Egyptian opera singer, actor, culture figure Hassan Kami dies at 82

Ati Metwaly, Friday 14 Dec 2018

Kami was an accomplished and active figure in Egypt's culture scene, as well as an active businessman

Hassan Kami

Egyptian actor and opera singer Hassan Kami died in Cairo on Friday at the age of 82.

A descendant of the Muhammad Ali dynasty, Kami (also spelled Kamy) was born on 2 November 1936 in Cairo and went to the Jesuit school, followed by Cairo University to study law. He joined the Cairo Conservatory right after its opening in the 1950s.

Passionate about culture in general and opera in particular, Kami, a remarkable tenor, began his singing career in 1963 when he performed in Aida at the Khedivial Opera House, which went on to burn down in 1971.

His role as Radames -- one very close to his heart -- in the famed Verdi opera was one he repeated countless times, also performing it with international opera companies.

He went on to perform in other operas in theatres across the former USSR, as well as in numerous other countries around the globe, performing in a total of 240 operas. He also served as the Cairo Opera House's artistic director in the 1990s.

His voice brought him several awards, including the third Global Award in operatic singing from Italy in 1969, then the fourth Global Award in 1973, and an award from Japan in 1976. He also received the first prize at the Olympic Music Festival in Seoul, South Korea in 1988.

Among his most important achievements in the opera world was his organisation of the biggest performance of Aida at the Pyramids in September 1987, the first time for the opera to be staged at this location. The event which saw the participation of 1,600 performers on stage built especially for the purpose which measured 4,300 square metres.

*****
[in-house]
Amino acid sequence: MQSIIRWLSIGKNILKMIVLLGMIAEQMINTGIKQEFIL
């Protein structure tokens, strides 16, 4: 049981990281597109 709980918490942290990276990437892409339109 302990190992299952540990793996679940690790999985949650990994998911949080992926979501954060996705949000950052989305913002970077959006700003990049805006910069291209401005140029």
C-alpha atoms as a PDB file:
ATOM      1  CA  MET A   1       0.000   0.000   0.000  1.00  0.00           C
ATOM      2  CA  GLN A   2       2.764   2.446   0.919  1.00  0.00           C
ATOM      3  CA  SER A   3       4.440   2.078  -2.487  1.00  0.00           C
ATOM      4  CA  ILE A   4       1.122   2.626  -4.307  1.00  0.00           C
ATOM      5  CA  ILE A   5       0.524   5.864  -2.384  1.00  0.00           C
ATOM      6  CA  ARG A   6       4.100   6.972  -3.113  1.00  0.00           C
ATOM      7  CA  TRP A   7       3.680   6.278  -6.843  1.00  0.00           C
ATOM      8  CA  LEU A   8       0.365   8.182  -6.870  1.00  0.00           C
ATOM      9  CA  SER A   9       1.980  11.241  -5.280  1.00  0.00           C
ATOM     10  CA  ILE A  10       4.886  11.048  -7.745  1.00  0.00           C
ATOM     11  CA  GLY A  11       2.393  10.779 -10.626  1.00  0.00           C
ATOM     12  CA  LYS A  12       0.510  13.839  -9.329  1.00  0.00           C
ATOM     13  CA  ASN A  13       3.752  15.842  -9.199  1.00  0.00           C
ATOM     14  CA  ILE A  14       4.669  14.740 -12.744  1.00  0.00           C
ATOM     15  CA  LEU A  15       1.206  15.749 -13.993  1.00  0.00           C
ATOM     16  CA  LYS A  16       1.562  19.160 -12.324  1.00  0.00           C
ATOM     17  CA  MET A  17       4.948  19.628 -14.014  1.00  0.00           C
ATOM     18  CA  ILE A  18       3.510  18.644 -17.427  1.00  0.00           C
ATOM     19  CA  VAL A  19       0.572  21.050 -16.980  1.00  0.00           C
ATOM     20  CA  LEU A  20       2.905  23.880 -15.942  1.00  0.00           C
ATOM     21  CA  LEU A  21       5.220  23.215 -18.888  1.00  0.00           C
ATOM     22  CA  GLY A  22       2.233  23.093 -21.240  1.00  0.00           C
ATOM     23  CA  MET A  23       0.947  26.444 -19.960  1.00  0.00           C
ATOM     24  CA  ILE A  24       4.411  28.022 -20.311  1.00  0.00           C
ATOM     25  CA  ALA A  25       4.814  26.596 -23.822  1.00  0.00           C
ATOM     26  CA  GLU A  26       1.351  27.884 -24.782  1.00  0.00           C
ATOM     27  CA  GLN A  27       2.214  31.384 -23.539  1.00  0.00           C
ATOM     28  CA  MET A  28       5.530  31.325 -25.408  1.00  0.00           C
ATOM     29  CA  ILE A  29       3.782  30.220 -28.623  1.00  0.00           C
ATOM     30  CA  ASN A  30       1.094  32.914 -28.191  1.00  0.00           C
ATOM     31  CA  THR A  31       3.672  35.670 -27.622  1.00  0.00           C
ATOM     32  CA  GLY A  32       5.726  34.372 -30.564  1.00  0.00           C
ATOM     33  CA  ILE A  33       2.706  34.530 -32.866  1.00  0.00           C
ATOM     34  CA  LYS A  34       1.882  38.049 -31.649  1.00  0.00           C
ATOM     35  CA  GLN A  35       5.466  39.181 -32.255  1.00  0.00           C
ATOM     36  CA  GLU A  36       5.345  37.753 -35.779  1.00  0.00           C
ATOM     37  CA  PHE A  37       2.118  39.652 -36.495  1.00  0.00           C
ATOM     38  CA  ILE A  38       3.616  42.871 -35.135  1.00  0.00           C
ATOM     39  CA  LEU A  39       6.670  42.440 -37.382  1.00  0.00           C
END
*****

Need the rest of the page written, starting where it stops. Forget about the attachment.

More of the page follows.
The opera was performed on eight consecutive evenings, attracting 27,000 spectators. Kami went on to say that he managed to find the funds for this particular production only by bankrupting his own company.

He nevertheless continued his journey in culture, managing or supervising many other Aida productions at the Pyramids and at Luxor's Hatshepsut Temple in the following years.

Kami has also entered the world of cinema, with one of his first appearances being in the Gonoun El-Hob (1977), a romantic drama directed by Nader Galal. His acting became more frequent in the late 1990s when he stepped back from singing.

Kami's filmography includes films such as Nasser 56 (1996), Zaki Khan (2005), Bobbos (2009), and TV series El-Gamaah (2010), among others.

Passionate about all facets of culture, Kami was an owner and manager of Cairo's L'Orientalist bookshop, a small space filled with old and rare books, maps and photographs, which became his refuge from the daily hustle and bustle.

Kami's wife, Nagwa Kami, was among the important motors of L'Orientalist. It was after her sudden passing in 2012 than Hassan began spending more time in the shop, hoping to continue her work.

In parallel with his cultural activities, Kami was active in a variety of businesses from which he drew benefits for Egypt's artistic scene. In late 1950s he worked in the Karnak Tourism Company, he served as a director of the Middle East Aviation Station at Cairo Airport from1961 to 1968, and was a chairman of Bon Voyage Tourism Company from the late 1970s. As a result, he received a prestigious certificate of appreciation from tourism and civil aviation in 1976. 

Oscillating between different art forms, fluent in English, French and Arabic, Kami remained dedicated to the arts scene until his very last days.

Just one month prior to his passing, Kami, who was also chairman of the board of the Friends of Manial Palace Association (founded in 2006 by Prince Abbas Hilmi, grandson of Abbas Hilmi II, the last Khedive of Egypt), spearheaded the first classical music festival organised in Egypt, the “Manial Palace Festival: Reviving Heritage Through Music,” which took place from 1 to 9 November.

The dates mark the 149th anniversary of the opening of the Khedivial Opera House and the 143rd anniversary of the birth of Prince Mohamed Ali Tawfik, who was born in 1875 and died in 1955.

Kami's passing leaves a huge void in Egypt's opera and cultural scene. Active on Facebook, until the last days he kept sharing his activities with the social media world, posting photos of his Christmas preparations as well as remembering his wife, whose death affected him tremendously.

His funeral will take place at Sayyeda Nefisa mosque in Cairo.

More details about the wake are to be announced.

For more arts and culture news and updates, follow Ahram Online Arts and Culture on Twitter at @AhramOnlineArts and on Facebook at Ahram Online: Arts & Culture


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